In 1960 I met a fishing boat captain who had, that day, brought 40 people out of Cuba shortly after the Revolucion. He invited me to go with him to Cuba the next day to get more refugees. I declined but the notion of visiting Cuba one day was conceived. Forty years later I went as a tourist on a nine-day bicycle trip through the province of Pinar del Rio. The Russians were gone, times were hard, and the misguided U.S. trade and travel embargo remained in place. Seven years later I traveled to the island nation with a US/Cuba Friendshipment Caravan of Pastors for Peace. We took tons of humanitarian aid and traveled without the required license in protest of the unjust US embargo. We went as friends to make friends. Pastors for Peace has made 21 such trips and hundreds of friendships have been forged as a result, but the US-imposed blockade is still in place.
For good and/or ill, Cuba has been ruled since by the Communist Party. The people have enjoyed a certain level of health and security but have remained poor. Today, Cuba is changing. Julia Sweig, Senior Fellow on Latin America is with the Council on Foreign Relations. She gives her insights in this short video.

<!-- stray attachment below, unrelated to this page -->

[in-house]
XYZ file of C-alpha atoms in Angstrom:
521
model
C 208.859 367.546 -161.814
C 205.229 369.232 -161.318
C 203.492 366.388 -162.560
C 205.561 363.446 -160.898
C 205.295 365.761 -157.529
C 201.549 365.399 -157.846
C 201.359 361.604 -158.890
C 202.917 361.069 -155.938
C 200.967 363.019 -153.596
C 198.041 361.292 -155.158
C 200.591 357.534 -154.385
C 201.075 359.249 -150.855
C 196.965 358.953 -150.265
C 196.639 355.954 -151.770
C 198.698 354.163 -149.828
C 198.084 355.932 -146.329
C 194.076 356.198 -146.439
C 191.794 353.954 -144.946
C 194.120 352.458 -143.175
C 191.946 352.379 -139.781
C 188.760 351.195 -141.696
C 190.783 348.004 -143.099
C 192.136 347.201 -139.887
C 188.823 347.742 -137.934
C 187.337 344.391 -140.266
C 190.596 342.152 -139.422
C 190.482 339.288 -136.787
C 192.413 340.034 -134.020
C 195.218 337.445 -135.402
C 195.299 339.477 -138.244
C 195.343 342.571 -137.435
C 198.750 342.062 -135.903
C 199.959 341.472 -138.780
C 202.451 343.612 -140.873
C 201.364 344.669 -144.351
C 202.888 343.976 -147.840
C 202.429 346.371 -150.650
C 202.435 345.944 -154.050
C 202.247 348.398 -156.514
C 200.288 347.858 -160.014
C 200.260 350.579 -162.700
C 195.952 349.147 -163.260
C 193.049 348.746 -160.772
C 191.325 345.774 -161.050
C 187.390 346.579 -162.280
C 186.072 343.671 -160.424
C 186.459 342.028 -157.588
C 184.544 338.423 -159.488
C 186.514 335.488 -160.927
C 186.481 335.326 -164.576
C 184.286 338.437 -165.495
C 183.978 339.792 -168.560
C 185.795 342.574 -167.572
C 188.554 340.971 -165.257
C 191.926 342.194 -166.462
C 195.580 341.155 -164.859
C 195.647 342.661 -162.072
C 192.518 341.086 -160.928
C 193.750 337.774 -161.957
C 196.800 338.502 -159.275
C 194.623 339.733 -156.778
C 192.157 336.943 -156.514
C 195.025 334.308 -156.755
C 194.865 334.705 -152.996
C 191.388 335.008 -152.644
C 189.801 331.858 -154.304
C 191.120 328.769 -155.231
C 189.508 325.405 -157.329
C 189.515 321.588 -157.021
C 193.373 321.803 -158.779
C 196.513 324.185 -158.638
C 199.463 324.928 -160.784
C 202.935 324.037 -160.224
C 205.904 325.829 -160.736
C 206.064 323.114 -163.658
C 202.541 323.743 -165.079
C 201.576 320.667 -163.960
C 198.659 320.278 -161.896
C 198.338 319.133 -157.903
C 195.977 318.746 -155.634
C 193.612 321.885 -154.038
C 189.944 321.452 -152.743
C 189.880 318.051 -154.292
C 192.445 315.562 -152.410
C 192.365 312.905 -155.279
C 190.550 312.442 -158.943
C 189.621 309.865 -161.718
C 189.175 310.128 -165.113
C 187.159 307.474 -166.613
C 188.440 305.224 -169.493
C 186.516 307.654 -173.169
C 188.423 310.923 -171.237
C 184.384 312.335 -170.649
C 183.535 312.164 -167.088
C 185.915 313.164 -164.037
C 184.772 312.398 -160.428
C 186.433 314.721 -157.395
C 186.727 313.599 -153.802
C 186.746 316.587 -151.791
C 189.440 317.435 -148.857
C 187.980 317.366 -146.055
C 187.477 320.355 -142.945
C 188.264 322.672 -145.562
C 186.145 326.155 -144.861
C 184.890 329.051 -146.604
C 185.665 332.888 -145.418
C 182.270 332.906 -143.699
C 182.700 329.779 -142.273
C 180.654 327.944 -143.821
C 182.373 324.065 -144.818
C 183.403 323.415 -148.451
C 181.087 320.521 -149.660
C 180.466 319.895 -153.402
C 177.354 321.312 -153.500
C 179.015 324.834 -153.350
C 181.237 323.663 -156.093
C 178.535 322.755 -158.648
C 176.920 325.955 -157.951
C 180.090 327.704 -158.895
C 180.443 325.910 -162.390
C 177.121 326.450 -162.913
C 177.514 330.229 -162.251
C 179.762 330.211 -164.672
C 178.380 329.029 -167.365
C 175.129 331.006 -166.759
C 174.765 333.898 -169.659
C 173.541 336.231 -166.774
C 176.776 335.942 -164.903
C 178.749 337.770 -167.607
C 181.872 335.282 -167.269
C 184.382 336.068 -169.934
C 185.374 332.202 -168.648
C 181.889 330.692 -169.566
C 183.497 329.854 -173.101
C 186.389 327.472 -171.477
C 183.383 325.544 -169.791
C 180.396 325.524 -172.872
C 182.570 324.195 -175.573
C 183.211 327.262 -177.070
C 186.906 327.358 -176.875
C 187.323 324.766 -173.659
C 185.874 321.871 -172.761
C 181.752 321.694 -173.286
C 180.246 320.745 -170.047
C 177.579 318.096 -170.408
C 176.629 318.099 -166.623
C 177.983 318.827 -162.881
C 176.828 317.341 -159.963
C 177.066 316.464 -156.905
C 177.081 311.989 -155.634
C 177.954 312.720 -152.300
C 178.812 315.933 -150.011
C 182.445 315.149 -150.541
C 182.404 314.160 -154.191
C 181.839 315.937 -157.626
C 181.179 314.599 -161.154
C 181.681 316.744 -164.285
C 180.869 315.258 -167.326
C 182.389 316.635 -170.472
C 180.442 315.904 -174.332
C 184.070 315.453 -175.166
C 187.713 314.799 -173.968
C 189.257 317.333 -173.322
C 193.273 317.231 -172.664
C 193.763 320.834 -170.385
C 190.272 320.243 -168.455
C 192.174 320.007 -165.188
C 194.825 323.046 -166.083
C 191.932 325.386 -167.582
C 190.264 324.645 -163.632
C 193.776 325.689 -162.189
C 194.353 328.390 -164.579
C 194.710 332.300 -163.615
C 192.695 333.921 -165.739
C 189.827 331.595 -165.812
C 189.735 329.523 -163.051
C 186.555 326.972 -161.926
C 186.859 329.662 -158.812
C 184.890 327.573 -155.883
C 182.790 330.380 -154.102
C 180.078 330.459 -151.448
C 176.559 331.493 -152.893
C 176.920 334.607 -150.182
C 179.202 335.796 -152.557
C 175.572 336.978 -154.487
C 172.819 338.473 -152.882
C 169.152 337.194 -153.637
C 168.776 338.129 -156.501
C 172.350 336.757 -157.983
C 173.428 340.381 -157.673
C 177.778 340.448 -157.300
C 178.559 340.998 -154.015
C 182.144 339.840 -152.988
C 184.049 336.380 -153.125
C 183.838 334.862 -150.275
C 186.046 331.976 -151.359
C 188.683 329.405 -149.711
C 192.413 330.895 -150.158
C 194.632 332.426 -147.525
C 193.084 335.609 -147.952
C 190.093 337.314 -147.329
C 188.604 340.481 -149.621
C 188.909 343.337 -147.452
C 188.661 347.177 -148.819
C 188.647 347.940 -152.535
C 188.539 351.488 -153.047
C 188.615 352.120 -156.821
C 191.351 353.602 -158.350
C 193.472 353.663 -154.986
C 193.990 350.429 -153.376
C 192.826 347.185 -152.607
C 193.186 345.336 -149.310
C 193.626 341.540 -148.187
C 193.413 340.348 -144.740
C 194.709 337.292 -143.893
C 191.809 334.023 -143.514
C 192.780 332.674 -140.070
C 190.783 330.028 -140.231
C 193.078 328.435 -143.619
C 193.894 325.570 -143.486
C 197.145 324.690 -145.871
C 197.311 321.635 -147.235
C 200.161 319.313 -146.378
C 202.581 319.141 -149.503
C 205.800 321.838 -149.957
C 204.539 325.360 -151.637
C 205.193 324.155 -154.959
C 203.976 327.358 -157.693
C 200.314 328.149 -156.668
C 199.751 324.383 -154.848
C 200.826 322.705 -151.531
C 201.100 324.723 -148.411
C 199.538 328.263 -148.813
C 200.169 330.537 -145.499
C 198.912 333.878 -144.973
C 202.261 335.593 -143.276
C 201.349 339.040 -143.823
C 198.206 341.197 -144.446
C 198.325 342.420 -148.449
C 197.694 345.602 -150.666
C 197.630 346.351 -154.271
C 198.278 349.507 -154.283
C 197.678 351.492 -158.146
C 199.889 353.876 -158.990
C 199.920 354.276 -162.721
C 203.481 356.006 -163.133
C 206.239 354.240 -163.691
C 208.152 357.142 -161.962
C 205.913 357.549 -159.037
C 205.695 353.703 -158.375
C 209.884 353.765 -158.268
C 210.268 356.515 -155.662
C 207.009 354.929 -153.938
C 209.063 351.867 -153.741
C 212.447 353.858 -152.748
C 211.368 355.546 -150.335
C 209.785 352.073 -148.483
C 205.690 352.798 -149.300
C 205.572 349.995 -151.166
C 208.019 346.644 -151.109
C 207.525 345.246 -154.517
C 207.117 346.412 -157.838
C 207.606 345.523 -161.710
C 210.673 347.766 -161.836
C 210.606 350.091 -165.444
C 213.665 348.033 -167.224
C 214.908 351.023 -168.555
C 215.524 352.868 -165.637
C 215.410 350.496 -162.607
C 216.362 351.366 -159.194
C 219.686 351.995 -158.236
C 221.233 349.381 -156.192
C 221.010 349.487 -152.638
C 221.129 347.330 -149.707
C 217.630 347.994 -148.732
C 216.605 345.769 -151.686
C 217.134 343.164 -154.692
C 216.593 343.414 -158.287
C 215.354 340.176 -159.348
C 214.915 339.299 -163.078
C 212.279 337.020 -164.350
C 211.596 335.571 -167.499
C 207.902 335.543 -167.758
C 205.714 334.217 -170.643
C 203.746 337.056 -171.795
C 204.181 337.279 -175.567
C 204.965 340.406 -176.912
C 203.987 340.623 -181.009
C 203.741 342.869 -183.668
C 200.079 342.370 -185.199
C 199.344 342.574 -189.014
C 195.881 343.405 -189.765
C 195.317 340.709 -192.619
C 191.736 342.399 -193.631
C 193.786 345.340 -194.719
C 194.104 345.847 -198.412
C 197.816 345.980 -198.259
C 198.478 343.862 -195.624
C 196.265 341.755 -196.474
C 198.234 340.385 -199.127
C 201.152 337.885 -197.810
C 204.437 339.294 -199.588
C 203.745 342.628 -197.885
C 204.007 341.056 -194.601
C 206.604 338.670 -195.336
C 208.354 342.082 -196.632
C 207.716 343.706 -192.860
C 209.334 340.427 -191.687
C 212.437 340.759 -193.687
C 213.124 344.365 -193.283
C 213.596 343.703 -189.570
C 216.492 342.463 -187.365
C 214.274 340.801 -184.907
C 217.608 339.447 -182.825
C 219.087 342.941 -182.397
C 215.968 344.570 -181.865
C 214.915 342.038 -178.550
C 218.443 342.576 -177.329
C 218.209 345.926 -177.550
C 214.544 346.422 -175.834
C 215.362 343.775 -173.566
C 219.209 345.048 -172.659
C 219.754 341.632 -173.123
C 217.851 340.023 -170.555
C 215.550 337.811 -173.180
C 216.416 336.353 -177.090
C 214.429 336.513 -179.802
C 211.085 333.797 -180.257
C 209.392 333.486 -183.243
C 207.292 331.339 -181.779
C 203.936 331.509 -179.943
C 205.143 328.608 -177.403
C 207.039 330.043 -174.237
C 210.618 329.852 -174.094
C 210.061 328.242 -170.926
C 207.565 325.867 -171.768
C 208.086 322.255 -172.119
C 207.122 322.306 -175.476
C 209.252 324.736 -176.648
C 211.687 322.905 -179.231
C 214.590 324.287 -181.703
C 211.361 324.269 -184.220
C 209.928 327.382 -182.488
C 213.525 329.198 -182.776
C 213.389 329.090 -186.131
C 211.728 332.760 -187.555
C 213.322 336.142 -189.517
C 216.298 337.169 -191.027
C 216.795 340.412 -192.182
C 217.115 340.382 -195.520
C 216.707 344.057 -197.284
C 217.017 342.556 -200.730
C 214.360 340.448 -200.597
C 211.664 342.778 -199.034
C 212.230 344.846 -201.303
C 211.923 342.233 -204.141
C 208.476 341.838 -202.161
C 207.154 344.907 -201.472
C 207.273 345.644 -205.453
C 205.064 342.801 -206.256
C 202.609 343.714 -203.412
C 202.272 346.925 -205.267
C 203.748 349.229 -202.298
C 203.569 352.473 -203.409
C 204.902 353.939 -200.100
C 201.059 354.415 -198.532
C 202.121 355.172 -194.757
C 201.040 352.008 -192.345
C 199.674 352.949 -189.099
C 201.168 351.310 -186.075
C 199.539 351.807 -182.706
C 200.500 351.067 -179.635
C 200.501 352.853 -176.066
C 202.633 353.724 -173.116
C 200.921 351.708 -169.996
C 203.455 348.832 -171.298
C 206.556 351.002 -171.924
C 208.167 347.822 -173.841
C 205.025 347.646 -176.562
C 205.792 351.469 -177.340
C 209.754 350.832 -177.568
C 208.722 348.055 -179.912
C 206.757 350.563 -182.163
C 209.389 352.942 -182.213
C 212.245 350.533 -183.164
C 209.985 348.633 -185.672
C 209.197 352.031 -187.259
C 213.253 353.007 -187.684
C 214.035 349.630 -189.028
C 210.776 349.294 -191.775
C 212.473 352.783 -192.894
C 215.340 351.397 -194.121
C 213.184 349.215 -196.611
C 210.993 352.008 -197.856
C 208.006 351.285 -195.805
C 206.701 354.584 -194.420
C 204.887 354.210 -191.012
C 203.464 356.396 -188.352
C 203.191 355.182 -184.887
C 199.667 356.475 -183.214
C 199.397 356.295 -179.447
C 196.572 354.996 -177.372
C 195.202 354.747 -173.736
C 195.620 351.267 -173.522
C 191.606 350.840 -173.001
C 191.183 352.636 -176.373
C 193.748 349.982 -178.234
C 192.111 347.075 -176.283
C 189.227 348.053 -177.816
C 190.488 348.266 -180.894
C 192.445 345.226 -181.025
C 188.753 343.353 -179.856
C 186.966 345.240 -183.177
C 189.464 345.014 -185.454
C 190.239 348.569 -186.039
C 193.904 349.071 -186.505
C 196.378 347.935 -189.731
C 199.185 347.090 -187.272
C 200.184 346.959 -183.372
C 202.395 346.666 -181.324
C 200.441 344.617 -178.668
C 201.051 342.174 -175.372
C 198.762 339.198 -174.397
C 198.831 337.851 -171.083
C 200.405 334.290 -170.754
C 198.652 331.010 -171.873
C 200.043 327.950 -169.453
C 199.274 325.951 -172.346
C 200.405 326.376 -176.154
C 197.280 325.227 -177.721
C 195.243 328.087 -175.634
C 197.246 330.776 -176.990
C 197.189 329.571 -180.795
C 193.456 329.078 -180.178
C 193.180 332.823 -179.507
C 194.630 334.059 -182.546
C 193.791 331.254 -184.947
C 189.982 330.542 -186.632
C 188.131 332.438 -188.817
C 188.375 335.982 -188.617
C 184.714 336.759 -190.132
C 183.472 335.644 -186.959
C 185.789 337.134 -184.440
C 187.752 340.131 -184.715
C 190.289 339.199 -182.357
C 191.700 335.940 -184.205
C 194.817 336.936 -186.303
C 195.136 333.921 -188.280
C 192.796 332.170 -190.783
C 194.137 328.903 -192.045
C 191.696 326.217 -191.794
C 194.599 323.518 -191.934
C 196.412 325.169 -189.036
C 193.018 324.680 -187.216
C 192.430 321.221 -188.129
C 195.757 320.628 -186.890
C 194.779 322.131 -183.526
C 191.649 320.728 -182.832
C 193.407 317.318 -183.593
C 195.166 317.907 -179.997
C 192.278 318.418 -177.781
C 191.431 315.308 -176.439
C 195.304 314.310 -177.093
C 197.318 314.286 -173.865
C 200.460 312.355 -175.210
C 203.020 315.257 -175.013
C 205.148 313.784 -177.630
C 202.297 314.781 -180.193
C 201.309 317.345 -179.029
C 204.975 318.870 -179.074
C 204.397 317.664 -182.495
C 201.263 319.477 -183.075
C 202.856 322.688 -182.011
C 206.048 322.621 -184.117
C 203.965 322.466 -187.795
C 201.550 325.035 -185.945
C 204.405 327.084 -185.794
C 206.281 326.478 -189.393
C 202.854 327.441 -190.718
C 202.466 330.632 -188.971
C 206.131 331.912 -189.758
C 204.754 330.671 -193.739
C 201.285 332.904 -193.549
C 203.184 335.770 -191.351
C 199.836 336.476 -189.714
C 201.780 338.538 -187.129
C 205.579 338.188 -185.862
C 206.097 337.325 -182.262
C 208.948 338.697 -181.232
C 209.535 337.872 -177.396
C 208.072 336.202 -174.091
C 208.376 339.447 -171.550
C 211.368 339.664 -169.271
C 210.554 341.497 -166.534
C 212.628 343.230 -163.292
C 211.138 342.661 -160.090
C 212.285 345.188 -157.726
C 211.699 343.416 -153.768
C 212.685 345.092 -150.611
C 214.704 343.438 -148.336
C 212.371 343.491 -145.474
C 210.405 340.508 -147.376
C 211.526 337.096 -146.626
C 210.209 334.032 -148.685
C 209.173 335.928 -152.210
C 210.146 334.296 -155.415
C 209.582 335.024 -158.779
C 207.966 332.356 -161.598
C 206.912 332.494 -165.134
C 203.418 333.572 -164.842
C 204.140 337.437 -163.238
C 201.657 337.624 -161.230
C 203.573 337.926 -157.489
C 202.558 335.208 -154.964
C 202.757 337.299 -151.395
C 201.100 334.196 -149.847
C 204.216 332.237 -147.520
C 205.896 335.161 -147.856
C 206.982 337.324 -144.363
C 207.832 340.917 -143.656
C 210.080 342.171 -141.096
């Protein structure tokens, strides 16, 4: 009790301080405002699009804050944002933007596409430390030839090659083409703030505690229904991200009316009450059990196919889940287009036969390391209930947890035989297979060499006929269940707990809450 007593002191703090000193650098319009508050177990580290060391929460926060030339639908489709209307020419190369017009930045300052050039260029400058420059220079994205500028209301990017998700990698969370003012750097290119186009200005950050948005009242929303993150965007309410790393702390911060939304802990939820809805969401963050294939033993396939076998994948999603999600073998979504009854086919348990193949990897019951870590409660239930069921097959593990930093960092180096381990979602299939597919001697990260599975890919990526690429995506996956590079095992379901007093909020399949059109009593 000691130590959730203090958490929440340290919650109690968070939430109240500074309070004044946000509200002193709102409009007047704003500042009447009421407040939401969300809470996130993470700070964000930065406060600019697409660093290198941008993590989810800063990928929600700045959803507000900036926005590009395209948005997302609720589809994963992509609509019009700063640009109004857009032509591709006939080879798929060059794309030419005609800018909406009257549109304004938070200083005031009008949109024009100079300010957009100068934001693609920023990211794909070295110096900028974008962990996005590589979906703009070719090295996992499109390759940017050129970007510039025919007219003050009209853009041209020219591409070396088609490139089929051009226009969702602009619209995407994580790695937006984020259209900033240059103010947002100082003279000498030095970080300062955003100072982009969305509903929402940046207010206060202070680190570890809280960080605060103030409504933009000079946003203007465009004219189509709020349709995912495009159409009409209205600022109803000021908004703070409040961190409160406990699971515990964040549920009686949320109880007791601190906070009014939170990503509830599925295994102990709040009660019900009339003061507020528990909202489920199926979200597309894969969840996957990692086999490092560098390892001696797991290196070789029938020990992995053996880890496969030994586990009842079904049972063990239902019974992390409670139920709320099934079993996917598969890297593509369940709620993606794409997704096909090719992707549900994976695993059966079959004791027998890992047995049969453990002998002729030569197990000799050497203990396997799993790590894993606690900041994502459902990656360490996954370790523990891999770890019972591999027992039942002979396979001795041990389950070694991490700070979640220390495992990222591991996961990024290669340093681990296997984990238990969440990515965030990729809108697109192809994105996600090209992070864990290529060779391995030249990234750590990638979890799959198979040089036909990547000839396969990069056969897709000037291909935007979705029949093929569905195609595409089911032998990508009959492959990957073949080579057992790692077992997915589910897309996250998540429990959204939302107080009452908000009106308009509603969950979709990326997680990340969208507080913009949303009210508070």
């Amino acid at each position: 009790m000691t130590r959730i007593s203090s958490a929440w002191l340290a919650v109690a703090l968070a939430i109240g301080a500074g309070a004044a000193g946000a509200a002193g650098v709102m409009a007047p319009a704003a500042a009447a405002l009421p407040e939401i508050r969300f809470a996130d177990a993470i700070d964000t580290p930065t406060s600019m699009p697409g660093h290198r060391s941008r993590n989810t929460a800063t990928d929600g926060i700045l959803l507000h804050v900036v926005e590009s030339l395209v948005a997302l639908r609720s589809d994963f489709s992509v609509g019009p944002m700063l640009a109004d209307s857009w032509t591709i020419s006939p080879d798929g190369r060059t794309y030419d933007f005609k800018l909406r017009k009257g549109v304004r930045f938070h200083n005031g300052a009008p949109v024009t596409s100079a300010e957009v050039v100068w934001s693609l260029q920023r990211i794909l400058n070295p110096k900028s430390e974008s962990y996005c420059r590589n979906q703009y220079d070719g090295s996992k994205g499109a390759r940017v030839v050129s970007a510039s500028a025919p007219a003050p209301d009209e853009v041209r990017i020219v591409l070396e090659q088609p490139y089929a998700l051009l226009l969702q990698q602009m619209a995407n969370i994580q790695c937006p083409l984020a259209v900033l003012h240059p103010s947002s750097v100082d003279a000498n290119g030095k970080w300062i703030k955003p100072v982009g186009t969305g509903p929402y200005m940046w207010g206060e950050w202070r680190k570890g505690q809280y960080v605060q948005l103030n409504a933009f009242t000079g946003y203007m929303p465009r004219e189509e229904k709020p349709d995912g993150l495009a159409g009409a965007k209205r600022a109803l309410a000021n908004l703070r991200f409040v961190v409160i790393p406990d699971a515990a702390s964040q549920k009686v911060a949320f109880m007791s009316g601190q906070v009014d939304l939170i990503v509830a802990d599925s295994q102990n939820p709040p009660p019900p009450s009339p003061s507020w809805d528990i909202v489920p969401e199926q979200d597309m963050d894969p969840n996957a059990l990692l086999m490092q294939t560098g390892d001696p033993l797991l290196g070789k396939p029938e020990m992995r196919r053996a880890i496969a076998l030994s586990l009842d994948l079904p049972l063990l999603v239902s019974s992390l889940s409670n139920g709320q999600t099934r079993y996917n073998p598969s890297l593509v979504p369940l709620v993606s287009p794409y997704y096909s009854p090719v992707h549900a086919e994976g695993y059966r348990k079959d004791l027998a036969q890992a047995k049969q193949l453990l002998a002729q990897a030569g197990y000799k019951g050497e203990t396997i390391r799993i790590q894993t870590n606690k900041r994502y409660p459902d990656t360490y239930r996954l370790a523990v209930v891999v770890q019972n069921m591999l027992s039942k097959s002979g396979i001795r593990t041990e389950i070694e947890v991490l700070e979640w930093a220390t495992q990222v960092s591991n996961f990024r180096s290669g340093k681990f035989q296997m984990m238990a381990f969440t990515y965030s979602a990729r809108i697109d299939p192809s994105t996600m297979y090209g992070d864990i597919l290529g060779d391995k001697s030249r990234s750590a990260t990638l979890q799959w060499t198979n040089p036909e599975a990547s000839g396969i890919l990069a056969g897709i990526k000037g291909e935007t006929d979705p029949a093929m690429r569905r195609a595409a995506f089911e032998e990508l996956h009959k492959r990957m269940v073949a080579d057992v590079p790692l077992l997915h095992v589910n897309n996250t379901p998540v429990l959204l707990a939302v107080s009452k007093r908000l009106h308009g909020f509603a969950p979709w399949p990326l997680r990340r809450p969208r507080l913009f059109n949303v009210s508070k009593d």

The larger issues, of course, include the health and welfare of our neighbors to the south and a hopeful healthy relationships between our two governments. But I also take it personally. Over eight hundred years ago, the Magna Carta gave my ancestors the right to travel freely to any place in the world. I should have the same right from my government today. Cuba is changing. Our government must do the same. My two trips to Cuba were transforming. As citizens we should have the right to travel freely and legally and make friends beyond borders. Pastors for Peace will be making its 22nd Friendshipment Caravan this July on our behalf. Check out the link on this blog.